The Three Skills

1. Pubbenivāsānussati-ñāṇa: the ability to remember past lives.

2. Cutūpapāta-ñāṇa: the ability to know where living beings are reborn after death.

3. Āsavakkhaya-ñāṇa: the ability to do away entirely with the effluents of defilement.

1. The ability to remember past lives: First you have to be proficient in all four frames of reference (satipaṭṭhāna). Once your mindfulness is strong, you will know the truth of the body in the present. That is, you keep focusing on the body as it appears in the present until there appears the subtle image of the body that is constantly arising and falling away. You will then be able to know not only the present, but also the past and future of the body. With regard to the past, you will know back to the day it was conceived in your mother’s womb. What it was like after the first day, the seventh day, one month, three months, seven months, nine… what it looked like, how it lived, what sort of food it consumed; and then as it grew one year, two, three, four, five all the way to the present: You’ll be able to know the truth of the body. As for the future, you’ll know how the body will change if you live to the age of thirty, forty, eighty, all the way to the day you die. If your knowledge on this level becomes great mindfulness, you will be able to remember back one lifetime, ten lifetimes, one hundred, one thousand… depending on the power of your knowledge. As for the mental phenomena you experienced in past lives, you will be able to know them as well, just as you can know the body.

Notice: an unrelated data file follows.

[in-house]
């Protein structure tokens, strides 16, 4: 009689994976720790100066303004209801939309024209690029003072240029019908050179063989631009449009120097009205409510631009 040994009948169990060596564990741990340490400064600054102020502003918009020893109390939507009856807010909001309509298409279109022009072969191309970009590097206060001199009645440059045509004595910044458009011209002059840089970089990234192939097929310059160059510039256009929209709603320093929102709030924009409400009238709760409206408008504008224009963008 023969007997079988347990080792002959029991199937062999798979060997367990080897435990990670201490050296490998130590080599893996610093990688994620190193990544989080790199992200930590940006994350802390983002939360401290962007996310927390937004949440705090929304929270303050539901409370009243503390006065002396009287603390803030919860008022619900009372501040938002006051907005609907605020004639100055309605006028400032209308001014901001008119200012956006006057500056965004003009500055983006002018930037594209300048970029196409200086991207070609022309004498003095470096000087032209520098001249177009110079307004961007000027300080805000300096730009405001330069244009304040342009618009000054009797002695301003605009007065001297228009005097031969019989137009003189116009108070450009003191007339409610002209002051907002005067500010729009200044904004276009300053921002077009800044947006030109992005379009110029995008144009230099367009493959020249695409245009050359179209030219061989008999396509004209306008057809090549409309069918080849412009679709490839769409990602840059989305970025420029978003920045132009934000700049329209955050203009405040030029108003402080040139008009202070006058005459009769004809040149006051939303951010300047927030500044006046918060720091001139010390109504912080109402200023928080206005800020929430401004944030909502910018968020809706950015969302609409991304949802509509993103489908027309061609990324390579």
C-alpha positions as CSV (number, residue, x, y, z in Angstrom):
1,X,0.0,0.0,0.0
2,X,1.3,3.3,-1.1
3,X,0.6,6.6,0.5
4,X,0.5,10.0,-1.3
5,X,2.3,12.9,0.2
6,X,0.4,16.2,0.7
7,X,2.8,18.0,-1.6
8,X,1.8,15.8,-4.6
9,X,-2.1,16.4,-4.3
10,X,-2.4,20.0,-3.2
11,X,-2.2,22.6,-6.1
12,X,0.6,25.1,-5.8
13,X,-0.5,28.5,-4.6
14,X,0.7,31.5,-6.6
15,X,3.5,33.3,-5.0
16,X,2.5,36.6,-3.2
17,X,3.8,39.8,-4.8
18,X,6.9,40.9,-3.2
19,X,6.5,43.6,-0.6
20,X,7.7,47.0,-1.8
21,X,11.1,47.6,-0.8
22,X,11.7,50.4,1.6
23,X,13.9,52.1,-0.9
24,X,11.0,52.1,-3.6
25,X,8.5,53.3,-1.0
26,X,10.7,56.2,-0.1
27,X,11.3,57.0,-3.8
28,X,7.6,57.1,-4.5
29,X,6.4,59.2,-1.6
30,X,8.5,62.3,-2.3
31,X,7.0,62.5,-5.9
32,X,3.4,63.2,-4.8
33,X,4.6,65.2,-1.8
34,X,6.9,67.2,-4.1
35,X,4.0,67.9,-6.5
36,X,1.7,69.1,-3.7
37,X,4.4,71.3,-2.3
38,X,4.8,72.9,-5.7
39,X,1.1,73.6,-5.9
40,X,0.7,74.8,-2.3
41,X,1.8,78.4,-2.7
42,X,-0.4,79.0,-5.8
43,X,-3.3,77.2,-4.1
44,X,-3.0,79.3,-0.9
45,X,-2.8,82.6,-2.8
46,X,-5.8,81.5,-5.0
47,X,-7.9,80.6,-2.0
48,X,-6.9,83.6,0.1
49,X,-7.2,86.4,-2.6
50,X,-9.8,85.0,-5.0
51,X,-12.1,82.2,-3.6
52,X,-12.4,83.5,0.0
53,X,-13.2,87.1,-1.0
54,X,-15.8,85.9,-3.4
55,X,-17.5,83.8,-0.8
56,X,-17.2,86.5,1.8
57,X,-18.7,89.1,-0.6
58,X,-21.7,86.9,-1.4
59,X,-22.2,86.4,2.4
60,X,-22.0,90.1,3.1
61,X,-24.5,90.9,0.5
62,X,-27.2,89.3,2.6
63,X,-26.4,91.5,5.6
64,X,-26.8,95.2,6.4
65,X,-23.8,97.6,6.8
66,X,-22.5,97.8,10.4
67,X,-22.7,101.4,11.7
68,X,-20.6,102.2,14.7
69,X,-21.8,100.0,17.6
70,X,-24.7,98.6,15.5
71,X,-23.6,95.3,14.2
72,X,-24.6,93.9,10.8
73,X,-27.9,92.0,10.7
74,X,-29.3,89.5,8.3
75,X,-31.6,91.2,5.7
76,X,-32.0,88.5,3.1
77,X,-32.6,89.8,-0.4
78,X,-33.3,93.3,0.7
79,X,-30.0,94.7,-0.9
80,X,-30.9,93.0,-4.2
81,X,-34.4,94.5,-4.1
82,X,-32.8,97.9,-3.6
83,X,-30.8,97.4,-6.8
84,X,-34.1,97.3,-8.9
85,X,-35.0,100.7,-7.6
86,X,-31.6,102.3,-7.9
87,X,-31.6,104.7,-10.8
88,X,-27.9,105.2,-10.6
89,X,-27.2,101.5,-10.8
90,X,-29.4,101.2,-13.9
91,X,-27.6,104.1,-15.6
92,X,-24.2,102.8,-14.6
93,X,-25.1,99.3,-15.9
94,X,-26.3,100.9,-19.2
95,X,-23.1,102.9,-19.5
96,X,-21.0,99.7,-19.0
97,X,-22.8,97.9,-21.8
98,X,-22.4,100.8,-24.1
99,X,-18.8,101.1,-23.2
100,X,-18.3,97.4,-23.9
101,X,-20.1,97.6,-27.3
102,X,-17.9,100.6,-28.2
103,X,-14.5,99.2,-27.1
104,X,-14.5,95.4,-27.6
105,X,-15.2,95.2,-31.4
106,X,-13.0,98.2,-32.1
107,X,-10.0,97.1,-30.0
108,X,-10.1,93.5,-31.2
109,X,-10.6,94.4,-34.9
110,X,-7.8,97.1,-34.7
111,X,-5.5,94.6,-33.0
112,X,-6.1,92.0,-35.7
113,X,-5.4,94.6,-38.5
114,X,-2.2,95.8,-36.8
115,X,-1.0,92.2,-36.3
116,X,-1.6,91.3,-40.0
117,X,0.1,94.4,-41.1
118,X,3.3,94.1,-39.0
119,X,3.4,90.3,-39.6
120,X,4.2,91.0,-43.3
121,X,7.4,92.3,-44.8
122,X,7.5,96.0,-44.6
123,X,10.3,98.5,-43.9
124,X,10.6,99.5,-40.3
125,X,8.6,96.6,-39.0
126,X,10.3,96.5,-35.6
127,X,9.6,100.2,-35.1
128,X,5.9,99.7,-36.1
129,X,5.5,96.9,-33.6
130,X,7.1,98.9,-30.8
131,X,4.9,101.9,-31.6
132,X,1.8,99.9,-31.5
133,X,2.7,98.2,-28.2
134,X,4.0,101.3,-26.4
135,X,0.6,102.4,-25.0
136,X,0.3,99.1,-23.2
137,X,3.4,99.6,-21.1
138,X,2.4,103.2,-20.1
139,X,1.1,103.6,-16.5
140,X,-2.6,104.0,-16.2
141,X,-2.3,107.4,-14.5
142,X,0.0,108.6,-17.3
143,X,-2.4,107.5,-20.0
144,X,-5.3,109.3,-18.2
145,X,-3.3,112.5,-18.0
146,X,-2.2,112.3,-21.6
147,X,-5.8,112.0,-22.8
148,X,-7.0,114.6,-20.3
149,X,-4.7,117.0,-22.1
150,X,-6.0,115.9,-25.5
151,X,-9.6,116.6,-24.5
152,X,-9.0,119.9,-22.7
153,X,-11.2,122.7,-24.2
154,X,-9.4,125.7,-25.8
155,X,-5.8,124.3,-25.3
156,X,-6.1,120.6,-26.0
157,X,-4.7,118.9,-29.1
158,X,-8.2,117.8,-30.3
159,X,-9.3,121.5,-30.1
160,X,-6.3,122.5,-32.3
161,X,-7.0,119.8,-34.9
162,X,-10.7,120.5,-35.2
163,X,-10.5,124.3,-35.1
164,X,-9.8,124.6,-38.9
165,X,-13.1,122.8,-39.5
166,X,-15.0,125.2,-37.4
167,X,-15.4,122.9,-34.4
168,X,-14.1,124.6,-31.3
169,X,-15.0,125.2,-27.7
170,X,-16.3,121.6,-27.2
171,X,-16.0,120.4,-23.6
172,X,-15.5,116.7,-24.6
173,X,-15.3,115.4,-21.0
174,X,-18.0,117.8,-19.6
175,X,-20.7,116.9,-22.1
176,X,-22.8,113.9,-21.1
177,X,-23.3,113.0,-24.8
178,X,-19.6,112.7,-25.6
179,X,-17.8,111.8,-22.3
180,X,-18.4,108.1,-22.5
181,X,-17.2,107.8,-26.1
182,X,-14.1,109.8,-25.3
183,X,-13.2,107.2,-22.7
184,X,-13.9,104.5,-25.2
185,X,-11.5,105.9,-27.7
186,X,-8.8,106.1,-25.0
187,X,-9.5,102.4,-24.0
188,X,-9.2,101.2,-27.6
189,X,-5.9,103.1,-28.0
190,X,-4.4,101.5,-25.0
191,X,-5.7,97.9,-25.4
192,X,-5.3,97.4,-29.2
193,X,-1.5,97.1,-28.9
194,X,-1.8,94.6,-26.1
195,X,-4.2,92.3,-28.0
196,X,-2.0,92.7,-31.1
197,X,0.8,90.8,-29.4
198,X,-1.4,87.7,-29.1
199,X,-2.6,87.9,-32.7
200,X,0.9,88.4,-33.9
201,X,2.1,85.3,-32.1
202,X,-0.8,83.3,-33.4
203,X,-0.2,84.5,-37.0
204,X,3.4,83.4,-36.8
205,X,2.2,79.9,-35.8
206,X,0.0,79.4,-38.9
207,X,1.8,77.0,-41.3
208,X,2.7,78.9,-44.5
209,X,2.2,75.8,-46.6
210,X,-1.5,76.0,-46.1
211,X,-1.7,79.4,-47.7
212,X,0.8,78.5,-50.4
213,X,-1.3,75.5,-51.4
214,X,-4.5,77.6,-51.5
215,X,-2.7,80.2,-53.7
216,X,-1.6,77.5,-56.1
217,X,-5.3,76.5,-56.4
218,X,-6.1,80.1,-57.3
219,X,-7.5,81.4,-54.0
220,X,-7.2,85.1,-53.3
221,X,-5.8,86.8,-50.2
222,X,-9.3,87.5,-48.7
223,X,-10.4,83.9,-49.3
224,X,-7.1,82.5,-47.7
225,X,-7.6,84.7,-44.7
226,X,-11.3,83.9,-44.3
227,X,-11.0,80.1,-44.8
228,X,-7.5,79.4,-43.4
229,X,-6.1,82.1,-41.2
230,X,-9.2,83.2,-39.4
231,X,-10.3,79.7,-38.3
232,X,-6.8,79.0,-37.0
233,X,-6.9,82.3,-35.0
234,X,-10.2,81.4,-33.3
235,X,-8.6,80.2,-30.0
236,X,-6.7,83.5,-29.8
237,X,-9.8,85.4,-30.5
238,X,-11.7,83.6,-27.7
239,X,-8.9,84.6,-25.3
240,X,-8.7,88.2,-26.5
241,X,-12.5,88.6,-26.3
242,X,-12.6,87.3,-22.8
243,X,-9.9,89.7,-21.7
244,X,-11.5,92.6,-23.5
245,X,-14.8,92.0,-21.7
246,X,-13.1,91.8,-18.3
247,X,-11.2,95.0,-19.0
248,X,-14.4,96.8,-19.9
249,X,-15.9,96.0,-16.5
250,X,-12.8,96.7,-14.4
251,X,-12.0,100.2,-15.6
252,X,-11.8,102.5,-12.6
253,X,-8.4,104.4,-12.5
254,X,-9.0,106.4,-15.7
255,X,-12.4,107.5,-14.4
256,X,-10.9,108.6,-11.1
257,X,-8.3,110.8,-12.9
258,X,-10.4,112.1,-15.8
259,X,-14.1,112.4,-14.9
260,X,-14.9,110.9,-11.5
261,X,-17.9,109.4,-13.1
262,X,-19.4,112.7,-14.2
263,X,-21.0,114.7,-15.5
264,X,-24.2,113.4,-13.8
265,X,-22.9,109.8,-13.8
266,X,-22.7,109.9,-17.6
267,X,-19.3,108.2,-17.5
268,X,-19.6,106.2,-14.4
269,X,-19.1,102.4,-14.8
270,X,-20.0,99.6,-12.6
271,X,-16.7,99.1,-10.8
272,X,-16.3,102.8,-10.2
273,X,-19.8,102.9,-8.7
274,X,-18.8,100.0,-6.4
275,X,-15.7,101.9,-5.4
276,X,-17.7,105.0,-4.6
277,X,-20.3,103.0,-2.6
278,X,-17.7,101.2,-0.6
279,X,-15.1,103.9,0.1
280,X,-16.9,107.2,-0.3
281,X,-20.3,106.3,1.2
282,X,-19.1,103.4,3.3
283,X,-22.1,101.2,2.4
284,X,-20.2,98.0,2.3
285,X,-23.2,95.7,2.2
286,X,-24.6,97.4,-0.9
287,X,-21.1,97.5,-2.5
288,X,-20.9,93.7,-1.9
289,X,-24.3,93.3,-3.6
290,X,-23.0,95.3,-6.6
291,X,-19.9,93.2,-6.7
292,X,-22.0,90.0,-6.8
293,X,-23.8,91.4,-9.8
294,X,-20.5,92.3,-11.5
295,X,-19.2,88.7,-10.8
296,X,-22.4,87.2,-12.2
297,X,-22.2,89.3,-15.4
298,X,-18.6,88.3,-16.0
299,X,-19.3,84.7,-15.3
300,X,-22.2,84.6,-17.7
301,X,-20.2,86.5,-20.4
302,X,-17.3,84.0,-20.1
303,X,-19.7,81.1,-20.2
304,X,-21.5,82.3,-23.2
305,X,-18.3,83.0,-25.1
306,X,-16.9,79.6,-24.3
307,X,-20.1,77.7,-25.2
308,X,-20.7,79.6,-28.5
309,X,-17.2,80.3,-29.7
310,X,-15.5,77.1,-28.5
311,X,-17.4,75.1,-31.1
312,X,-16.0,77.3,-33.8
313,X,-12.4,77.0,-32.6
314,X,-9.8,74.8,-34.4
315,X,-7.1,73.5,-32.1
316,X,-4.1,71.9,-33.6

2. The ability to know where living beings are reborn after death: First you have to be proficient in knowing the movements of your own mind in the present. Sometimes it takes on the characteristics of a mind in the realms of deprivation, sometimes the characteristics of a human mind, a heavenly mind or a Brahmā mind. Once you know your own crude and subtle mental states in the present, and your knowledge is truly strong, you will be able to see—via the inner eye, not the outer eye—exactly how well or badly different living beings fare when they die and are reborn.

3. The knowledge that does away with the effluents of defilement: This means clear knowledge of the four noble truths—the ability to comprehend stress (dukkha) as arising from craving (taṇhā); the ability to comprehend what will put an end to craving, i.e., identifying the path (magga), and then developing the path until the disbanding of stress (nirodha) occurs. You will have clear vision of all four truths, doing away with defilement, craving, views, and conceits through the power of your discernment. The knowledge that does away with mental effluents forms the essence of liberating insight (vipassanā-ñāṇa).